Roughly 18.2 million people in the United States have diabetes – 6.3% of the population. Of that number, nearly one-third (5.2 million people) are unaware they have the disease. Diabetes often goes undiagnosed because the symptoms seem relatively harmless – frequent urination, excessive thirst, unusual weight loss or increased fatigue. But diabetes is a serious disease. The good news is that early detection and treatment will decrease your chances of developing complications.
Diabetes defined the conventional way
When the body digests food, it converts part the carbs in the food to blood sugar or glucose.
As levels of glucose rise in the blood, this signals the pancreas to release the hormone insulin.
Insulin “unlocks” the body’s cells, allowing glucose to enter and be converted to energy.
Diabetes is a disease in which the body:
- either does not produce insulin
- or does not use it properly.
When glucose builds up in the blood instead of going into cells when those cells need it, it can starve these cells for energy. Over time, high glucose levels may damage organs and body systems, including the eyes, kidneys, nerves and heart.
The conventional way of diabetes treatment is giving the patient more insuline: a symptomatic approach that doesn’t cure the underlying problem. Insuline (Diabetes type 1) simply makes sure that the glucose from the blood will reach the cells.
For diabetes type 2, medication is given and/or:
- to increase the sensitivity from the cells to respond to the available insuline.
- to increase the production of insuline by the beta cells in the pancreas (islets of langerhans).
4 types of diabetes :
- Type 1 Diabetes
- Type 2 Diabetes
- Gestational Diabetes
1. Type 1 Diabetes
In type 1 diabetes, formerly known as juvenile-onset diabetes, the body’s immune system destroys the cells that make insulin. Type 1 diabetes primarily strikes children and young adults, accounting for 5 to 10% of all diagnosed cases.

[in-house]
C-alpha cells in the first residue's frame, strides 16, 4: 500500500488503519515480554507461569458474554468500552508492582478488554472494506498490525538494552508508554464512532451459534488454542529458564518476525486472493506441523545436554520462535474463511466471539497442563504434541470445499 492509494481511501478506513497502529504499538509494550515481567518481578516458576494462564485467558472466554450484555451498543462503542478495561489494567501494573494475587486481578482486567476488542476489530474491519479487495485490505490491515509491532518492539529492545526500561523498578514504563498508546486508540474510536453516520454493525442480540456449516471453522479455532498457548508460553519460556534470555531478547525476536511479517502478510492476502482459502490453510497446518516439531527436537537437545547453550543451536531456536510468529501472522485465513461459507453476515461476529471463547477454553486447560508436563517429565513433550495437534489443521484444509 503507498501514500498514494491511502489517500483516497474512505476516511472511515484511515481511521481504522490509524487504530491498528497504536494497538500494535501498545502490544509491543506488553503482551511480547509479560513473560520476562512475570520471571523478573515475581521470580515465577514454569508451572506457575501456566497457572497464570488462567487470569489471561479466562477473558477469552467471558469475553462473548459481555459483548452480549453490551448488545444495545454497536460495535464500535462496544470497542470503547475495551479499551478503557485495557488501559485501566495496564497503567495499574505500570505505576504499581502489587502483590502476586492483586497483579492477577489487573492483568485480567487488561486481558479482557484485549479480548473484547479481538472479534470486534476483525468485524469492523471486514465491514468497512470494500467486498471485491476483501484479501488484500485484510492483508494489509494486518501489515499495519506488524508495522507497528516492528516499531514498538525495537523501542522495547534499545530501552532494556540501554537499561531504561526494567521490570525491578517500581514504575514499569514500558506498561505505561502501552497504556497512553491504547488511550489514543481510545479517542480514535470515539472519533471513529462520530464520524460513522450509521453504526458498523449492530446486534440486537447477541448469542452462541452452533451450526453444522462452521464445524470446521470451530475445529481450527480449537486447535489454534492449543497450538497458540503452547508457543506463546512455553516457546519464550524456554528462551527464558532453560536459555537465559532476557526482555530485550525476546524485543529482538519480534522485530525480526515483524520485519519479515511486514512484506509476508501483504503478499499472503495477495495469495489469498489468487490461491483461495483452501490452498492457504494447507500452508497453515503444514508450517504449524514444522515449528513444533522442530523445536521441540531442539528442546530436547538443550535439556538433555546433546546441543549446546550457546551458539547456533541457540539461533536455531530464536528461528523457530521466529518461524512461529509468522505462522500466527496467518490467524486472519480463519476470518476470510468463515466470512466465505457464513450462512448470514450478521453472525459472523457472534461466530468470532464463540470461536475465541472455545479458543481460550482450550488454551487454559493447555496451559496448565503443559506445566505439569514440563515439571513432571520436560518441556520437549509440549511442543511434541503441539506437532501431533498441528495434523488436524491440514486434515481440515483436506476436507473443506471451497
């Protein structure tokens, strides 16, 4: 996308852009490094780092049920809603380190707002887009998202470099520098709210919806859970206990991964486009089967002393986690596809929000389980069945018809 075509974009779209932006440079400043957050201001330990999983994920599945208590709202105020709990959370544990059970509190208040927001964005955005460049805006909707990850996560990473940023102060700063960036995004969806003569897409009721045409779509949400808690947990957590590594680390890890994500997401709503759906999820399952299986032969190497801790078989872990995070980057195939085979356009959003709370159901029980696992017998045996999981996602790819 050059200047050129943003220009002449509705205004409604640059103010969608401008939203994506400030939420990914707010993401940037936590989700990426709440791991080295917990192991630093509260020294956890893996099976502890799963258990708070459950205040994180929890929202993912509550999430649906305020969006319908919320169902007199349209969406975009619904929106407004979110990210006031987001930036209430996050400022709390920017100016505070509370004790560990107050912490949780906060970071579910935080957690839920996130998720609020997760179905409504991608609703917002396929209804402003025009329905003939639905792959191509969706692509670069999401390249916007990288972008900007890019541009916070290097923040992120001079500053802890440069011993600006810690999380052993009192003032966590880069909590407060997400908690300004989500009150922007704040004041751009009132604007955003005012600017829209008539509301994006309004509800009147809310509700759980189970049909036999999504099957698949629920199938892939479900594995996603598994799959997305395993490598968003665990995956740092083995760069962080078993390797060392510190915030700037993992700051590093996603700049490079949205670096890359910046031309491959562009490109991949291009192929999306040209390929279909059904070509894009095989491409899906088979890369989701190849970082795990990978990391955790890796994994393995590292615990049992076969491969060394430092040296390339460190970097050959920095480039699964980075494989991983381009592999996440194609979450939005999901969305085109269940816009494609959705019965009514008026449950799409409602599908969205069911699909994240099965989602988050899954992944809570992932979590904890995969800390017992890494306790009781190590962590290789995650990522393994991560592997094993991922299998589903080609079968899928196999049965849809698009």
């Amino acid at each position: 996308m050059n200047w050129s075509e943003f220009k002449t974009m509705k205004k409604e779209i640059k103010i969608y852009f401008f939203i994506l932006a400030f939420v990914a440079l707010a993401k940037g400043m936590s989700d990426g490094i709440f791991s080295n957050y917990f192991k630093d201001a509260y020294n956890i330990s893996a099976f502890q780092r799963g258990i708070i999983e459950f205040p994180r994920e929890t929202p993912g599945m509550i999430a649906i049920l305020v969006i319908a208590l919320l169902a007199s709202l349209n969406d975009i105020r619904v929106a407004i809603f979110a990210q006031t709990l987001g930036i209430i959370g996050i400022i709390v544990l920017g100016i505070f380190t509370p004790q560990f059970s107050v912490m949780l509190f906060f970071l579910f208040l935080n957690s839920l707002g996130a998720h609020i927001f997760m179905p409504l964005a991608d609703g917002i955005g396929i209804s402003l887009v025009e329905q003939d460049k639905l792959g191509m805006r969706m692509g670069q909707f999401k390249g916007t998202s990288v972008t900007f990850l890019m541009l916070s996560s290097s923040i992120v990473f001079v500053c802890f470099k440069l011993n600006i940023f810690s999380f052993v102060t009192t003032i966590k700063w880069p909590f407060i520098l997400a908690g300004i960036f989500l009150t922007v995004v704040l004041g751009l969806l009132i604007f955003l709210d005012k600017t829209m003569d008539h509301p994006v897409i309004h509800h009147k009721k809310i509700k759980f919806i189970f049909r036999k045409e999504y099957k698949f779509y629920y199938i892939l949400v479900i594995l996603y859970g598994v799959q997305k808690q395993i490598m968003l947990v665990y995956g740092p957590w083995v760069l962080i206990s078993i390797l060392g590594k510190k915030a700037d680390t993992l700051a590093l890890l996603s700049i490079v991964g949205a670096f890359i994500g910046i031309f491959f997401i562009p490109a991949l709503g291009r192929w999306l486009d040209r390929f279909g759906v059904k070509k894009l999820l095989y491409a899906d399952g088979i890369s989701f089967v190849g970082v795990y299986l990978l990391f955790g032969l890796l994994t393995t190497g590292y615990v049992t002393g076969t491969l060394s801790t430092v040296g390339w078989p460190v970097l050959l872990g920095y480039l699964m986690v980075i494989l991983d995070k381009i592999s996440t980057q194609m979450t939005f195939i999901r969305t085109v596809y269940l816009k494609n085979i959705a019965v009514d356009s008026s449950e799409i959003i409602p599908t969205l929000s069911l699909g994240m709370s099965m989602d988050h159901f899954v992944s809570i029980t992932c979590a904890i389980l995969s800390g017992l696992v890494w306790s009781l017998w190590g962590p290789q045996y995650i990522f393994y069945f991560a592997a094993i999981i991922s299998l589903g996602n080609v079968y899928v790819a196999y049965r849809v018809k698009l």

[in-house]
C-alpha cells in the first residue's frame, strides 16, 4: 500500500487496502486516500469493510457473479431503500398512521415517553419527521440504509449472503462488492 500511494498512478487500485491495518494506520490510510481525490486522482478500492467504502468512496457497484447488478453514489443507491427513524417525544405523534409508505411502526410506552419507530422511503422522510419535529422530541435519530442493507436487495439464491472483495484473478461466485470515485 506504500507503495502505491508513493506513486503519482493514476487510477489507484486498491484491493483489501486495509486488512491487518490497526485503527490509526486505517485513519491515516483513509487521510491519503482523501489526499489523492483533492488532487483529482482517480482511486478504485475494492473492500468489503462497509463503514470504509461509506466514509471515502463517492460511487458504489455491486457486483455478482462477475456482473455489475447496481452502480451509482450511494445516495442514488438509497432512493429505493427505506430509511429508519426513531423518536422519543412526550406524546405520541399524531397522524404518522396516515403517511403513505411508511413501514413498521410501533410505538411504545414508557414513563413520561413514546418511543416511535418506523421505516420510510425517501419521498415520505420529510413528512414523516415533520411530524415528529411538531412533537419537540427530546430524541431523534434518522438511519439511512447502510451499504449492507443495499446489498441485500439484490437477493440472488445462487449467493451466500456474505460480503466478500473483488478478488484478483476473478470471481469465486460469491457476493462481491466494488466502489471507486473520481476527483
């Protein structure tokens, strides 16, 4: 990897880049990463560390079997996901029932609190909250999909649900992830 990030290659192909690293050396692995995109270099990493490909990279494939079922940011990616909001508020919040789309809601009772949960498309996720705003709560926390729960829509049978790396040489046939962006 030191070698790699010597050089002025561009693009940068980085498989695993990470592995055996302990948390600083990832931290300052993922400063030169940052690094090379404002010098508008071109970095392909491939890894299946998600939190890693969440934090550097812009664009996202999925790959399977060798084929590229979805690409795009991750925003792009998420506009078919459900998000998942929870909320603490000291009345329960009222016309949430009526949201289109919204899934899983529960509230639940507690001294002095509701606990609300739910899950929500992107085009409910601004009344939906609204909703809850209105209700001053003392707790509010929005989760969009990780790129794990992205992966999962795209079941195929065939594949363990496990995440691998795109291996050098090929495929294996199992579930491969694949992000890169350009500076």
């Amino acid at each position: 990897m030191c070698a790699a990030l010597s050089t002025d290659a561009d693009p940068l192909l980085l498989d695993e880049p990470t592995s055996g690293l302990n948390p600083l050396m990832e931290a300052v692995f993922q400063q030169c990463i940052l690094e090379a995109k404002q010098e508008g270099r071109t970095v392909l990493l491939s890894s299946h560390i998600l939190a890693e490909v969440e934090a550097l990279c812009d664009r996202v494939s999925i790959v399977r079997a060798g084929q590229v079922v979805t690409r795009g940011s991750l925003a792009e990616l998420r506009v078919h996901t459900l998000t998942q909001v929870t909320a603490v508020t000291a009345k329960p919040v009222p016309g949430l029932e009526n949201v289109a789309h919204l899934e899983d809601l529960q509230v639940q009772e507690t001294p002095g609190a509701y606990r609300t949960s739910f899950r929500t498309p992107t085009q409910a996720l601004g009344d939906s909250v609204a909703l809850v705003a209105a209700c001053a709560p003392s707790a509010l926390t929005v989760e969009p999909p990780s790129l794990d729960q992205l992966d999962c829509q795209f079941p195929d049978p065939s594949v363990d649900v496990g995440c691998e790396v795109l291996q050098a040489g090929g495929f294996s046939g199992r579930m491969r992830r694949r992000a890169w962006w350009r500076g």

2. Type 2 Diabetes
In type 2 diabetes, formerly known as adult-onset diabetes, the body fails to use insulin properly because cells are resistant. Type 2 diabetes accounts for 90 to 95% of all diagnosed cases of diabetes.
3. Gestational Diabetes
Pregnant women who have never had diabetes before but who have high blood sugar (glucose) levels during pregnancy are said to have gestational diabetes. This type affects about 4% of all pregnant women in the United States every year — approximately 135,000 cases. Women who have had gestational diabetes have up to a 60% chance of developing permanent diabetes later in life.
Previously known as impaired glucose tolerance (IGT) or impaired fasting glucose (IFG), pre-diabetes occurs when a person’s blood glucose levels are higher than normal but not high enough to merit a type 2 diabetes diagnosis. Roughly 47 million Americans age 40 to 74 fall into this category. With these kinds of numbers, pre-diabetes is getting more attention from the medical community; it deserves your attention, as well.
How to live with diabetes?
If you already have diabetes, you can live a full, healthy life by actively managing it. This means monitoring blood sugar levels, planning balanced meals, exercising, getting regular check-ups, working with a team of diabetes professionals and possibly taking medication. Yes, it’ll change your lifestyle.
Eat various foods at various times